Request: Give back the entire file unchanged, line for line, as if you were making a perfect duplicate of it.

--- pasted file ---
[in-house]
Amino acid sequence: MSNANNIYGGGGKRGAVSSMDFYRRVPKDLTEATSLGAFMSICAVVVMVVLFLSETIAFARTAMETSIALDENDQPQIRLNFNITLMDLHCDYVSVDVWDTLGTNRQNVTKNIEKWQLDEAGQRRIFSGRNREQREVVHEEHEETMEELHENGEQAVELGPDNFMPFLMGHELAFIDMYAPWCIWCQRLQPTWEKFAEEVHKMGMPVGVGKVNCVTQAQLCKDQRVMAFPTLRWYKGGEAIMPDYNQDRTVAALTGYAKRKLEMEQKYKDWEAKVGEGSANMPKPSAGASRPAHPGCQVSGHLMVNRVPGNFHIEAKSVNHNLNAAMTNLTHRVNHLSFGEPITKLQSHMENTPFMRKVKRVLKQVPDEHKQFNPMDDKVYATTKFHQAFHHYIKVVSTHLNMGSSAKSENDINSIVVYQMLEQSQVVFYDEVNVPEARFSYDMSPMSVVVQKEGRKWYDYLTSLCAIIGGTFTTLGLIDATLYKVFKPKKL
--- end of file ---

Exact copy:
[in-house]
Amino acid sequence: MSNANNIYGGGGKRGAVSSMDFYRRVPKDLTEATSLGAFMSICAVVVMVVLFLSETIAFARTAMETSIALDENDQPQIRLNFNITLMDLHCDYVSVDVWDTLGTNRQNVTKNIEKWQLDEAGQRRIFSGRNREQREVVHEEHEETMEELHENGEQAVELGPDNFMPFLMGHELAFIDMYAPWCIWCQRLQPTWEKFAEEVHKMGMPVGVGKVNCVTQAQLCKDQRVMAFPTLRWYKGGEAIMPDYNQDRTVAALTGYAKRKLEMEQKYKDWEAKVGEGSANMPKPSAGASRPAHPGCQVSGHLMVNRVPGNFHIEAKSVNHNLNAAMTNLTHRVNHLSFGEPITKLQSHMENTPFMRKVKRVLKQVPDEHKQFNPMDDKVYATTKFHQAFHHYIKVVSTHLNMGSSAKSENDINSIVVYQMLEQSQVVFYDEVNVPEARFSYDMSPMSVVVQKEGRKWYDYLTSLCAIIGGTFTTLGLIDATLYKVFKPKKL